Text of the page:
I don’t want that. So at 12:06AM on Sunday morning I was still in front of my computer. And these were my 372 words for the day.

Intro to Decluttering

Some time ago while working as an executive assistant I coordinated my boss’s move. He was married with a toddler and a very pregnant wife. I arranged for the movers, set up the appointments with the condo, called for internet installation, the usual. On the day of the move I sat around as his old Condo was packed up and put into the moving truck.

After many hours I got a message from my boss that there were two storage areas in the parking garage that also had to be emptied. He forgot about them when we originally brought the movers out for an estimate. I took two of the movers downstairs and we opened up the units to reveal bicycles, bins, and the other sorts of things one stores in a condo garage unit. One of the movers turned to me with a smile on his face.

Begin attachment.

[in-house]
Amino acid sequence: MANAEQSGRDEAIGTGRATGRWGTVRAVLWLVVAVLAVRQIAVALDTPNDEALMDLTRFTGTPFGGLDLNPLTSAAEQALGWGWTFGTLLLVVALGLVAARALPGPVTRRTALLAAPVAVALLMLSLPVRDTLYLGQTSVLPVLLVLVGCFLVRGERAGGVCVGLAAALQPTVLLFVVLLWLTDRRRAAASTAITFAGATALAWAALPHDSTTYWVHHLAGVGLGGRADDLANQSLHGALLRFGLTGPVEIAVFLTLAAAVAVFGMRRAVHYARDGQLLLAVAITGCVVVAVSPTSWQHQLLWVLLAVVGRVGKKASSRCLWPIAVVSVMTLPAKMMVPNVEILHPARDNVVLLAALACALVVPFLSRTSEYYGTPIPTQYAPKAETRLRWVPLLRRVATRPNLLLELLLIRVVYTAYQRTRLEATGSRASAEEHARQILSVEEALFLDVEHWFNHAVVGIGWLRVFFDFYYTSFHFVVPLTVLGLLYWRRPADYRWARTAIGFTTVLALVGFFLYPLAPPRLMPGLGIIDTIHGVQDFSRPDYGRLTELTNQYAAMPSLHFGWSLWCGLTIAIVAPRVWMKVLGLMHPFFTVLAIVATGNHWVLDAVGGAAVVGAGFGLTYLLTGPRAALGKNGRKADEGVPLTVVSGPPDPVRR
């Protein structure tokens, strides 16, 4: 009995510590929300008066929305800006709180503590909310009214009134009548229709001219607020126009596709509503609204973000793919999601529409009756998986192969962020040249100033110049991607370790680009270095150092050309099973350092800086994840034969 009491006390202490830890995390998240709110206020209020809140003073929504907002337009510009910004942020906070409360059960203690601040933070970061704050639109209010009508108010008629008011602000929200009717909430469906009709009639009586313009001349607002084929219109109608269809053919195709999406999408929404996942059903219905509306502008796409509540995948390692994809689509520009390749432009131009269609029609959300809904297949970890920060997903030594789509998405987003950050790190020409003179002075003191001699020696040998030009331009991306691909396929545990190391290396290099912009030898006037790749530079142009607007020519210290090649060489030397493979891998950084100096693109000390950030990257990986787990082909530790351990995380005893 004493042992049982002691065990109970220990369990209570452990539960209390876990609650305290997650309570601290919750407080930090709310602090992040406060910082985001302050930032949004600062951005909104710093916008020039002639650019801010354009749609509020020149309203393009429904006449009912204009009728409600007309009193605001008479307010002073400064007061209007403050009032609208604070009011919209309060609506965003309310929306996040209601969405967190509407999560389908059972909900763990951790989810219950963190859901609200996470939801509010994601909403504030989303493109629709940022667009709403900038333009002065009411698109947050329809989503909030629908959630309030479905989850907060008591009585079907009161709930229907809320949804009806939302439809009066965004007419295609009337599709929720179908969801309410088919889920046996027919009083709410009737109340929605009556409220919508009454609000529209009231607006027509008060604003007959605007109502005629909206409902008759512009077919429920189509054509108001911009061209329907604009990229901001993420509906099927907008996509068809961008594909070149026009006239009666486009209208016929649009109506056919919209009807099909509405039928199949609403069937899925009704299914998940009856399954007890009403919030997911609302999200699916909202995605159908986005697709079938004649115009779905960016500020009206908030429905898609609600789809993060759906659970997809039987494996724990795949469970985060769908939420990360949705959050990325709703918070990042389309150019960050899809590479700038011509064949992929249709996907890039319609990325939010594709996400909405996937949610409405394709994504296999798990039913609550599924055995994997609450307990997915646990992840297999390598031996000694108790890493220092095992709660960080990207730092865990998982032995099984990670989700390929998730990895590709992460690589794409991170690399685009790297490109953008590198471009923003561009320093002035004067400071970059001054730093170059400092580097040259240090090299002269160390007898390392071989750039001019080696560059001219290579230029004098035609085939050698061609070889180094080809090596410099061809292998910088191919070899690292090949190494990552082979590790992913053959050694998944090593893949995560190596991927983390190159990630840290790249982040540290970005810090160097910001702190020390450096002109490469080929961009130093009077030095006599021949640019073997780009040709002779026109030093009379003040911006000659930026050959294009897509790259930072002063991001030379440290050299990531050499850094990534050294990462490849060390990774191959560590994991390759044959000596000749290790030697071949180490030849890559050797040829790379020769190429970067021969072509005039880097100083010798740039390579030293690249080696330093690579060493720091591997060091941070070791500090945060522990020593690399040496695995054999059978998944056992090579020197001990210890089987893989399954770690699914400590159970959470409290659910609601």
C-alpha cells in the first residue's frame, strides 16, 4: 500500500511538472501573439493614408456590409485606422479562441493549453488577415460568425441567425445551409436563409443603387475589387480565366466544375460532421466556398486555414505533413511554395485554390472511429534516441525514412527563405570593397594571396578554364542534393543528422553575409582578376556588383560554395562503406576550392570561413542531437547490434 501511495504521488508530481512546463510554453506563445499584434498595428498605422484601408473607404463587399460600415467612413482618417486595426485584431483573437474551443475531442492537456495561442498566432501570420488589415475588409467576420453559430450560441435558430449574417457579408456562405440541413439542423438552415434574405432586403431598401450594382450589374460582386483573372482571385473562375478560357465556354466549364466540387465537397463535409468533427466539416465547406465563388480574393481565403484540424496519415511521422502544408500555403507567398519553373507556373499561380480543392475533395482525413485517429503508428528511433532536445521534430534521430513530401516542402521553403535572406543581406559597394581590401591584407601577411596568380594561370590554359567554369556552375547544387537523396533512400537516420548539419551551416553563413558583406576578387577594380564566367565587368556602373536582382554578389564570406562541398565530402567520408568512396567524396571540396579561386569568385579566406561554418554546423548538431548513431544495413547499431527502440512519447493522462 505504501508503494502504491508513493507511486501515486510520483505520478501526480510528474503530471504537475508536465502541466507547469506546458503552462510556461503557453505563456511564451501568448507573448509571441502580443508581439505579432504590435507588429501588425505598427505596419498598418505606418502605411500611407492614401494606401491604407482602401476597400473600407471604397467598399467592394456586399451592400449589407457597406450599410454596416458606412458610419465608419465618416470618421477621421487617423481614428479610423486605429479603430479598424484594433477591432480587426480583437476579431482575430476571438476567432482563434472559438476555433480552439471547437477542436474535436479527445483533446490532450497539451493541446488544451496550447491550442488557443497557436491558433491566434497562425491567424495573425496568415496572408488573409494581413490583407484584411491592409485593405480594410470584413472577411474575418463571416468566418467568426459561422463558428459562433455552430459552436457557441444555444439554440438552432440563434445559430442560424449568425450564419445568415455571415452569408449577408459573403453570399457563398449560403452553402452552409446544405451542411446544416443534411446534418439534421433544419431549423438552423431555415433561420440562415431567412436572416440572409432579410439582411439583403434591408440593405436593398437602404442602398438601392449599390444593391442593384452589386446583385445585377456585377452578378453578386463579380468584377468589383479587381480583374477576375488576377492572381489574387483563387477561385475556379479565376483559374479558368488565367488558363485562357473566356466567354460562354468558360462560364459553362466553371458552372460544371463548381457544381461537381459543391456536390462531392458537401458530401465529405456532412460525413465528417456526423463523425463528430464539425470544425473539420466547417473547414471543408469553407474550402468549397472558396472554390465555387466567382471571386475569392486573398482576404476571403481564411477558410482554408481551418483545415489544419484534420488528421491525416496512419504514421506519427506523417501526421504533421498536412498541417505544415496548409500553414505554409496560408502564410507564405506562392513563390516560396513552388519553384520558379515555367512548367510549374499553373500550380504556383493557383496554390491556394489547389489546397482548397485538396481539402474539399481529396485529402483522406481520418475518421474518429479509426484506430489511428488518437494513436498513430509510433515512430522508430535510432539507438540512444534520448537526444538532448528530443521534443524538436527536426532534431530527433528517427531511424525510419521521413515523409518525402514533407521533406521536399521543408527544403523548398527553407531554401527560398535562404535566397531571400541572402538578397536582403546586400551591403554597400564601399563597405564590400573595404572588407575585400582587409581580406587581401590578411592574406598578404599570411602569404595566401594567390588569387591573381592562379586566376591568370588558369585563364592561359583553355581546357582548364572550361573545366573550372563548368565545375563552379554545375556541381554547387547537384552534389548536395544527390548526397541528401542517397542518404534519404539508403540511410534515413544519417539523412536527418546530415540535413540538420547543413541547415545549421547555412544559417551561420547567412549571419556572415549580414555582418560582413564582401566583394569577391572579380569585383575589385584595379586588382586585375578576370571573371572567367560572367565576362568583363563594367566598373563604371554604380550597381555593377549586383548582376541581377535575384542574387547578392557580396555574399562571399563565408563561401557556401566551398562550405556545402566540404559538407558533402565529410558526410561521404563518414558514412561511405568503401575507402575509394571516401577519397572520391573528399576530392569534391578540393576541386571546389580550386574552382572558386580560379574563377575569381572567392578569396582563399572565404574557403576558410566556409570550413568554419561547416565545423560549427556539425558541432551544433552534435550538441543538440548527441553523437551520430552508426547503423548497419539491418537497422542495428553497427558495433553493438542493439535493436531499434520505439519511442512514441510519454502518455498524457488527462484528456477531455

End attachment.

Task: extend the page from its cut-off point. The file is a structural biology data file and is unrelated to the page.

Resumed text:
“This makes more sense,” he said. “It didn’t seem like they had a lot of stuff. I was like, ‘Where are the golf clubs and ski equipment and stuff?’” He laughed.

I’m sure the mover thought nothing of it, but his words really stuck with me. This is what he does for a living, and it was finally making sense to him right as it was becoming astounding for me. Obviously it made sense that a family of three should have more stuff than I do and I don’t begrudge them their possessions, but after hours of packing it already felt like a lot to me. But not to this guy. He knew exactly how much there would be.